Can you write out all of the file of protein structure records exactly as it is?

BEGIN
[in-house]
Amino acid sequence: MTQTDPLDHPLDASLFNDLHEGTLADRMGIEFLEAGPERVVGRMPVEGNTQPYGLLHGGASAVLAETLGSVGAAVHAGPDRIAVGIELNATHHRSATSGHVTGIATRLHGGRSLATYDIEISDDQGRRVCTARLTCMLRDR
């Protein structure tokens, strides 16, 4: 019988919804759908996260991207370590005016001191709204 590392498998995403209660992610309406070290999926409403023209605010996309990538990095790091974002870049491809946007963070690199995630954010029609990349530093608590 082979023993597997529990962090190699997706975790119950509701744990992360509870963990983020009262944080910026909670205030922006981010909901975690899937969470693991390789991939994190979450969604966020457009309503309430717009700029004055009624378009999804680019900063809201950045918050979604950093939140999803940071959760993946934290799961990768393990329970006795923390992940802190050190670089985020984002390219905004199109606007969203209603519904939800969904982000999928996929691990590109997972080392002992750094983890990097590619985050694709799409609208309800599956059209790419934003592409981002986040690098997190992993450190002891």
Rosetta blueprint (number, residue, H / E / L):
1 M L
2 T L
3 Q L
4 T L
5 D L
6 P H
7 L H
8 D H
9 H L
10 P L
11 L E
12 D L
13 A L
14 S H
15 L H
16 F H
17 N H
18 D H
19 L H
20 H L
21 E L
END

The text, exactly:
[in-house]
Amino acid sequence: MTQTDPLDHPLDASLFNDLHEGTLADRMGIEFLEAGPERVVGRMPVEGNTQPYGLLHGGASAVLAETLGSVGAAVHAGPDRIAVGIELNATHHRSATSGHVTGIATRLHGGRSLATYDIEISDDQGRRVCTARLTCMLRDR
């Protein structure tokens, strides 16, 4: 019988919804759908996260991207370590005016001191709204 590392498998995403209660992610309406070290999926409403023209605010996309990538990095790091974002870049491809946007963070690199995630954010029609990349530093608590 082979023993597997529990962090190699997706975790119950509701744990992360509870963990983020009262944080910026909670205030922006981010909901975690899937969470693991390789991939994190979450969604966020457009309503309430717009700029004055009624378009999804680019900063809201950045918050979604950093939140999803940071959760993946934290799961990768393990329970006795923390992940802190050190670089985020984002390219905004199109606007969203209603519904939800969904982000999928996929691990590109997972080392002992750094983890990097590619985050694709799409609208309800599956059209790419934003592409981002986040690098997190992993450190002891």
Rosetta blueprint (number, residue, H / E / L):
1 M L
2 T L
3 Q L
4 T L
5 D L
6 P H
7 L H
8 D H
9 H L
10 P L
11 L E
12 D L
13 A L
14 S H
15 L H
16 F H
17 N H
18 D H
19 L H
20 H L
21 E L